A “Charleroi effect”?

 Charleroi  |  4 January 2017  |  AMA  |  Tweet  |  LinkedIn

Since 1997, much has been written about the “Bilbao effect”. But is the creation of “mega-museums” still adapted to our society today? We probe this question by examining Charleroi, which has chosen to privilege depth over gloss in a project that combines urbanism and culture.

Sometimes nicknames linger long after the reality they point to has vanished. Does Charleroi really still deserve its reputation as the “world’s ugliest city”? Ever since it earned this title from a Dutch magazine in 2009, its municipal authorities and various private initiatives have been getting involved — and investing — to restore this Belgian city to its former glory.

Charleroi enjoyed its hours of glory during the industrial era, firstly thanks to coal mines, then thanks to the production of glass and steel, but also thanks to the chemical and mechanical industries. While its population multiplied by seven between 1800 and 1900, subsequent deindustrialisation triggered the exodus of 35,000 inhabitants, leaving no more than 200,000 residents in the city. The move had severe consequences: Charleroi still carries the marks of this transition, which occurred as quickly as the city’s collapse.

With ten years separating their respective developments, Charleroi has confronted similar issues to those faced by Bilbao. But the Belgian city, holding less architectural strength, has chosen to follow a different path from its Spanish sister. Instead, it has adopted a double strategy. On the one hand, the creation of cultural and urban coverage with the means to breathe new life to the city. On the other hand, safeguarding and promotion of its industrial heritage.

What remains of the Bilbao effect?

Ever since the successful integration of the Guggenheim Museum into an abandoned landscape, we’ve heard about the “Bilbao effect” again and again. For good reason too, when we note how niftily the strategy has paid off. According to The Financial Times, between 1997 and 2000 — in other words, its first three years of activity — the Guggenheim Bilbao generated €500 million in economic fallout by attracting four million visitors.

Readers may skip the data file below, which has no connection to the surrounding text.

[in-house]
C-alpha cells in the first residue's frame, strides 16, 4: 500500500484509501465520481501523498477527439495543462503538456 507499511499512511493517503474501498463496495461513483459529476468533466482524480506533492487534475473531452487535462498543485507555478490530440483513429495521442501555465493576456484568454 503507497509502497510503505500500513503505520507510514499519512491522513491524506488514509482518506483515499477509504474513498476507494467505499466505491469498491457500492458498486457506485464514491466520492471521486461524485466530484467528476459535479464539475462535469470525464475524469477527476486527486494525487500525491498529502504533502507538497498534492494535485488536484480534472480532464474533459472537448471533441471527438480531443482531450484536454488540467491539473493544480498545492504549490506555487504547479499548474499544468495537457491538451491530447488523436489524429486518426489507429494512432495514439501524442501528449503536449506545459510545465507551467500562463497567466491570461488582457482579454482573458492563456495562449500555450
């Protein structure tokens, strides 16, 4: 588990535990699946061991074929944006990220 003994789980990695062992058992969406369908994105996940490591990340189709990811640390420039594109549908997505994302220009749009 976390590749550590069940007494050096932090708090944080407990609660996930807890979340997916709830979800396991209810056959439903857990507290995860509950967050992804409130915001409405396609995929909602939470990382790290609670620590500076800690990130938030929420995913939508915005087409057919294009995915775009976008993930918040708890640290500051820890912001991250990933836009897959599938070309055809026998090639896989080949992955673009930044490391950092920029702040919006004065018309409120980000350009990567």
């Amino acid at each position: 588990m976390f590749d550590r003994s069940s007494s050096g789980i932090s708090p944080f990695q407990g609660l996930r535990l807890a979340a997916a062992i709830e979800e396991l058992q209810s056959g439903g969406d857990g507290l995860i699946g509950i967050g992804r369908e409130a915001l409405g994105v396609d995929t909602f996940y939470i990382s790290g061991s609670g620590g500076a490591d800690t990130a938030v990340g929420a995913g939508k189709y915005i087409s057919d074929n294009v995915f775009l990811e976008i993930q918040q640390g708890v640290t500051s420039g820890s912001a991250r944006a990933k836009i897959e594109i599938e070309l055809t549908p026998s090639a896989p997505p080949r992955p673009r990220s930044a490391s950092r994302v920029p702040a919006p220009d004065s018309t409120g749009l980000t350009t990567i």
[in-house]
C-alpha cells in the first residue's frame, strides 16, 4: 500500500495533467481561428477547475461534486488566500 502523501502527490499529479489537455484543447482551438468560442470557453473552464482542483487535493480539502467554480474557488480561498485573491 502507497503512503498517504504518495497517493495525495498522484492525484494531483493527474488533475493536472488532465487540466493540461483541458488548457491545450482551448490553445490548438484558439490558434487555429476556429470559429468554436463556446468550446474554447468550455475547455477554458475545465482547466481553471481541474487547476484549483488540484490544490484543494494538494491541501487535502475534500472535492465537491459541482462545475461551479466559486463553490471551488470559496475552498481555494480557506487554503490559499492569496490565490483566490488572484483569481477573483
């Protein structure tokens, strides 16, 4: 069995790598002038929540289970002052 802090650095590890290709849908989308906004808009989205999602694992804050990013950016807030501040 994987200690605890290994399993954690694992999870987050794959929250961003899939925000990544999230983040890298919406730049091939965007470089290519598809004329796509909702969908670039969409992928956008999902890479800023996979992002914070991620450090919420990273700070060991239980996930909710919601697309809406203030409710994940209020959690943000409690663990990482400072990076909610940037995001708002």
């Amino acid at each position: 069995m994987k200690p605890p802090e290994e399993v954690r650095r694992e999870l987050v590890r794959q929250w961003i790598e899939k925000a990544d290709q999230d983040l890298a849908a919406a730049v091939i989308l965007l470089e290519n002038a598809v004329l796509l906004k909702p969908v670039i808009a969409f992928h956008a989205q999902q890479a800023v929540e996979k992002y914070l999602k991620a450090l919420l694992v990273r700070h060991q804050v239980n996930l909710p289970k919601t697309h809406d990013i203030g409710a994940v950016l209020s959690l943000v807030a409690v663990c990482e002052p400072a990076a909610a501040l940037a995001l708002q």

Yet grafting of this type has not always worked, and the strategy of blending strong architecture with a cultural locomotive in order to (re)vitalise a space has also resulted in a few failures. The Ordos Art Museum (China), a superb structure designed by MAD Architects and completed in 2011 in the ghost city of Ordos, is one eloquent example. This museum was part of a larger project adopted by local authorities: “New Ordos”, namely including 100 houses created by Herzog & De Meuron and Ai Weiwei. The project, costing 6 billion dollars, basically consisted in setting up a city in the Gobi Desert — and was a total flop.

This type of strategy is now waning in popularity. In a recession context, the exorbitant costs of these structures, and also the “starchitects” behind them, are prohibitive factors. In this way, the opening of the Louvre Abu Dhabi, designed by Jean Nouvel, has been delayed — originally, the museum was scheduled to open in 2011. Meanwhile, the Guggenheim Helsinki is in the midst of a crisis as the city authorities recently rejected the museum’s new financing plan in a series of soap-like episodes that have taken on an increasingly melodramatic turn.

We can also note that this year, the Pritzker Prize — often called the “Nobel Prize of architecture” — was awarded to Alejandro Aravena, a Chilean architect at the helm of the Venice Architecture Biennale in 2016; an architect of sustainable designs, poor materials and societies in peril. This symbol — because he is one — is the sign of a society seeking to find urban and architectural paths that display more integrity.

This, indeed, is the path chosen by Charleroi. It is a development that is more prudent, less dazzling. Quite clearly, we distinguish a desire to create strong cultural coverage, integrated into a changing urban fabric. The focus is less architectural, more urbanistic — even if Guggenheim’s integration in Bilbao was not a creation from scratch either, but was backed up by an urban renovation plan.

“Twenty-five per cent of the city centre is going to be rebuilt,” points out Jean Yernaux, a Charleroi-based architect and city planner for nearly five decades. “The aim is to take advantage of the beneficial effects of culture but without taking recourse to unique architectural gestures that risk becoming an unmanageable financial drain for the municipality.” The memory of Helsinki is still fresh…

“We’re not taking a clean slate”